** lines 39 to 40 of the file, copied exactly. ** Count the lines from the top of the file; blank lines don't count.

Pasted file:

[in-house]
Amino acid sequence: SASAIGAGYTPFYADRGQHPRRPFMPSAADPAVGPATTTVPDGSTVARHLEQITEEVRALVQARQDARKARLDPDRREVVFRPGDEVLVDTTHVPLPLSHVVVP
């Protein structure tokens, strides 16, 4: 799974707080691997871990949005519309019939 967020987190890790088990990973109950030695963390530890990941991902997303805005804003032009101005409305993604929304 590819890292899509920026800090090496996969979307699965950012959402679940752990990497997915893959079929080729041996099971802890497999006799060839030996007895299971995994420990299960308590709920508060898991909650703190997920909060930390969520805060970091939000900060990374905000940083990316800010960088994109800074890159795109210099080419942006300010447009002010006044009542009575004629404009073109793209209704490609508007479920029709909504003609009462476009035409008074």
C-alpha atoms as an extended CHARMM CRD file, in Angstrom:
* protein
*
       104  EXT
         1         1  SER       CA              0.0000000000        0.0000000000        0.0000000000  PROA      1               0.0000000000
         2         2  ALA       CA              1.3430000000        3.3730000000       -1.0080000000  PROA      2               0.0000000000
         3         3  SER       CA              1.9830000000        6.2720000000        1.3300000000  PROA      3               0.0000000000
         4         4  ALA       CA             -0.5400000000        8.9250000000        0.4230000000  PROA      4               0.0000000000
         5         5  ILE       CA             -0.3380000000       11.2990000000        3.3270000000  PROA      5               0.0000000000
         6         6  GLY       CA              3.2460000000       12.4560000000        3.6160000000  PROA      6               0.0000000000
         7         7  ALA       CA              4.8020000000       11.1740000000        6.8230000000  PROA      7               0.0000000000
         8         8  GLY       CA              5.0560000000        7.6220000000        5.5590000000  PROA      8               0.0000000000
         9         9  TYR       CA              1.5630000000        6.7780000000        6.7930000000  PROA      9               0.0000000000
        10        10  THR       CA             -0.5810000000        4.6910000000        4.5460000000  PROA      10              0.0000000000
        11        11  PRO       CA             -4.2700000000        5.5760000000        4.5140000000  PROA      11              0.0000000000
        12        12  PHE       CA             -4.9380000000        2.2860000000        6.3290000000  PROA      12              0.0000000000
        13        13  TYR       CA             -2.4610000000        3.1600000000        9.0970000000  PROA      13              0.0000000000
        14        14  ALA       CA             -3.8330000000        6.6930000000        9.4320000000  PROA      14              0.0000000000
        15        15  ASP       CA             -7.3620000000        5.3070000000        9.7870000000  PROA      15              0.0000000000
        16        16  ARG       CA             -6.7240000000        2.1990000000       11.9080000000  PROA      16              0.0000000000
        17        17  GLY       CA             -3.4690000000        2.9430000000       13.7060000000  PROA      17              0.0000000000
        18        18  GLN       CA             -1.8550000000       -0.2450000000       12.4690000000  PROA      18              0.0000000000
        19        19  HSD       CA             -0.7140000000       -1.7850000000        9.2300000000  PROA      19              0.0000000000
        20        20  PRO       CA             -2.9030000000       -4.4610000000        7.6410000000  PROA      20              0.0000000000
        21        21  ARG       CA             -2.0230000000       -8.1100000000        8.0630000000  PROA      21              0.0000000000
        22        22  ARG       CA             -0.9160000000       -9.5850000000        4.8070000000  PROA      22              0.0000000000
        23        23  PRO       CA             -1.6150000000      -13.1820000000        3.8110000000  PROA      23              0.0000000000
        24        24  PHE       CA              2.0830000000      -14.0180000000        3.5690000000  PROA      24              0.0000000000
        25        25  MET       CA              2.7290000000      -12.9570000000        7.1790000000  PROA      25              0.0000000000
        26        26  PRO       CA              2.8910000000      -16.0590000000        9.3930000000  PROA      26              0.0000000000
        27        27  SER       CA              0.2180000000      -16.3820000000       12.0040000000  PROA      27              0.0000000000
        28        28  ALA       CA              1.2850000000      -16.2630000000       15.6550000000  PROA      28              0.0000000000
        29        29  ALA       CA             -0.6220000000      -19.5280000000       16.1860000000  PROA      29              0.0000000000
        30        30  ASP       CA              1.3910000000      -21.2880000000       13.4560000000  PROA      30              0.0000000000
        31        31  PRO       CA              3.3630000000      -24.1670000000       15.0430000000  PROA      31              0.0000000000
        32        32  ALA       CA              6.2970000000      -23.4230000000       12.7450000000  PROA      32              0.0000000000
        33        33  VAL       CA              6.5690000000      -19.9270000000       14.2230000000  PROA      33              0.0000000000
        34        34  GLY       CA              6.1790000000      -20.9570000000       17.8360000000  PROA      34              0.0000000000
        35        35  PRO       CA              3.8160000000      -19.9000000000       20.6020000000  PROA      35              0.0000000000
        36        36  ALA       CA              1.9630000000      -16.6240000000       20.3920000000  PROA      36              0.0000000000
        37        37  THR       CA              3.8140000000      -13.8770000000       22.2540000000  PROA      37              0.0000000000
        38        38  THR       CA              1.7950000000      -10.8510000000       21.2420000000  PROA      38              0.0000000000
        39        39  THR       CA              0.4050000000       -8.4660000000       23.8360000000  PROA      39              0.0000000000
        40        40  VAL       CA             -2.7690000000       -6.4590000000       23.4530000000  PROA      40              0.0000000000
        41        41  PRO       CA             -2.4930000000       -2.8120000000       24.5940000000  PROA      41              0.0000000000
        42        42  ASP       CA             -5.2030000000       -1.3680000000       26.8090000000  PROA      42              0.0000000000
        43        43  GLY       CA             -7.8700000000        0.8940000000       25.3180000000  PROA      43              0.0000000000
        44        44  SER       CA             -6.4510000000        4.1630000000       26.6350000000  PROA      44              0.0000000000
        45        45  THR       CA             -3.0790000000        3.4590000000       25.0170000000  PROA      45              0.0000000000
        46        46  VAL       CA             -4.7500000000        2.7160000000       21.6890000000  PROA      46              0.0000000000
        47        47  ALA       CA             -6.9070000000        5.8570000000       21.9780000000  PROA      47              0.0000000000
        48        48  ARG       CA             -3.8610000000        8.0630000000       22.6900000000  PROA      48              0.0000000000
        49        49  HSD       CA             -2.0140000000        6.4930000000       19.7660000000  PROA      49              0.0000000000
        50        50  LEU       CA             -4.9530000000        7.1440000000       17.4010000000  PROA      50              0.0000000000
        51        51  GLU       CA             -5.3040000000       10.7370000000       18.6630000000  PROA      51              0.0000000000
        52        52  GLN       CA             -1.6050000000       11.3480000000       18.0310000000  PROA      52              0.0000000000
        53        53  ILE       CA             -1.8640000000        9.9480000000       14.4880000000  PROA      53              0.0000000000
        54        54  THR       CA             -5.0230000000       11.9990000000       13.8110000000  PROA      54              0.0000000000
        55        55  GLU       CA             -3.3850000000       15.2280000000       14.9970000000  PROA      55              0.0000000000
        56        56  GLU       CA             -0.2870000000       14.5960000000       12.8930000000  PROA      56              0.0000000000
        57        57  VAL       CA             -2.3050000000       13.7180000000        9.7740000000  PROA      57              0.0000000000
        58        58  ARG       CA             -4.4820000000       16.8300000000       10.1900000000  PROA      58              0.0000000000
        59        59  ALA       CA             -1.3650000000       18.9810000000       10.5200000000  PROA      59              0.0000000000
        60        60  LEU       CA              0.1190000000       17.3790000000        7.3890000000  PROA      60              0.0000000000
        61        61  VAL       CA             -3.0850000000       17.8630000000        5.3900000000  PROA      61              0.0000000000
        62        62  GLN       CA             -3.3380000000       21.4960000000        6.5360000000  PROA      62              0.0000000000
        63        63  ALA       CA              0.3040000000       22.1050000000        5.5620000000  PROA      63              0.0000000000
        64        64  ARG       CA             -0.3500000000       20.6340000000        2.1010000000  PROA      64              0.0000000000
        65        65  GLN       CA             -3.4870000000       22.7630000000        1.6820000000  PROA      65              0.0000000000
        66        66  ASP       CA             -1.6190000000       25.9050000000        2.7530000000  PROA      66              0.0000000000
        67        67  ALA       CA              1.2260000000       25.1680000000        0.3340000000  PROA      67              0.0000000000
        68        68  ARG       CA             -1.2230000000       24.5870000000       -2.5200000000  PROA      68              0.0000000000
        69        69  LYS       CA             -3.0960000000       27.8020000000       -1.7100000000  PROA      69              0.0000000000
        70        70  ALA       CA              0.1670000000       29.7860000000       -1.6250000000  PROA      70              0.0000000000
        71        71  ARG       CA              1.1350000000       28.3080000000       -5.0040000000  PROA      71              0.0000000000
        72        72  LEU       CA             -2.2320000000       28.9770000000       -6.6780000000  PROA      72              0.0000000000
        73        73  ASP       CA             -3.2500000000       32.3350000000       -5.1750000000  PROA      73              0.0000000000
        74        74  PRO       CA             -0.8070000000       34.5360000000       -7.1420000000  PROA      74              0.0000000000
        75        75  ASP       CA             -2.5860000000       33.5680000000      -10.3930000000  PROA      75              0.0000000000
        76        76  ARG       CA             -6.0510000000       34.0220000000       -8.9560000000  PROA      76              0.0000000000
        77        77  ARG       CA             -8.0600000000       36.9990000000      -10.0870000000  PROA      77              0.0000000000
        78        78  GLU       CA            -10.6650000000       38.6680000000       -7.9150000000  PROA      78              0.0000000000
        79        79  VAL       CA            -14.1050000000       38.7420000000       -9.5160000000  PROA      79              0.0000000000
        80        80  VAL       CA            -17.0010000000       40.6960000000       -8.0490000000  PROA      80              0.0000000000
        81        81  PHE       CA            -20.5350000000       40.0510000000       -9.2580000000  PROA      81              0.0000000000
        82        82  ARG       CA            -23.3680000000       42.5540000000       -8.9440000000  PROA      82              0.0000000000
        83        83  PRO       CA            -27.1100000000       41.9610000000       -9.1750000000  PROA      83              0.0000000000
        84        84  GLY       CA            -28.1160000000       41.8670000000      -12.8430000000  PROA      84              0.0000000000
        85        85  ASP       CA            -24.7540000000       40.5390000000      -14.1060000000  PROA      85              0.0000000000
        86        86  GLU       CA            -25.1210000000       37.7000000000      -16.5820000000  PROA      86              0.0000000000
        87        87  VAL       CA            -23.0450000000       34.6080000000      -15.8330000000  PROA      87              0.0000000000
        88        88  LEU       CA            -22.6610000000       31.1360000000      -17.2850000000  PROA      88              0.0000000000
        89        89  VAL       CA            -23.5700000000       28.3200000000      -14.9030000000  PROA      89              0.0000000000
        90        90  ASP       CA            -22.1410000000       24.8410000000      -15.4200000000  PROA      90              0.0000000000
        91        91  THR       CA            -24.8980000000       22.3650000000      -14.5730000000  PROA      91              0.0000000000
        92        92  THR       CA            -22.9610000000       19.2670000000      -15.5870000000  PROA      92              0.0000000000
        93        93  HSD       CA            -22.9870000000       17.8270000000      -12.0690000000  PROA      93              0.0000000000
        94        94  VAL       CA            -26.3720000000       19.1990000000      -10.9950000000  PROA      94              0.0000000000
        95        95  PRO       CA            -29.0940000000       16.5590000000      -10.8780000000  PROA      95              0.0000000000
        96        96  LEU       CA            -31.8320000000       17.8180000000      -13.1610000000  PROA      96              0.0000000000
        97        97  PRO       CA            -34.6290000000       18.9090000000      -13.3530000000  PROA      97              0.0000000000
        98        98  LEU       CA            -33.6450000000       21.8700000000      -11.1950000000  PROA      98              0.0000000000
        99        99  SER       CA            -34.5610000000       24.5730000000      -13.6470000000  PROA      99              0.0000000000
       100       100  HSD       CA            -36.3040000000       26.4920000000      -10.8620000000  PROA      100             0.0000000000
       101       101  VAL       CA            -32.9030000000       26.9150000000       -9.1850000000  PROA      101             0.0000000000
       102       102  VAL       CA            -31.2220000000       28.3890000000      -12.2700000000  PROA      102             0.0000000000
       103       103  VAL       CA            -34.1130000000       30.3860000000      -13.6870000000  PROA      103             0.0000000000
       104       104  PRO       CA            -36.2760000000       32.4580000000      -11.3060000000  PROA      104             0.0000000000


        32        32  ALA       CA              6.2970000000      -23.4230000000       12.7450000000  PROA      32              0.0000000000
        33        33  VAL       CA              6.5690000000      -19.9270000000       14.2230000000  PROA      33              0.0000000000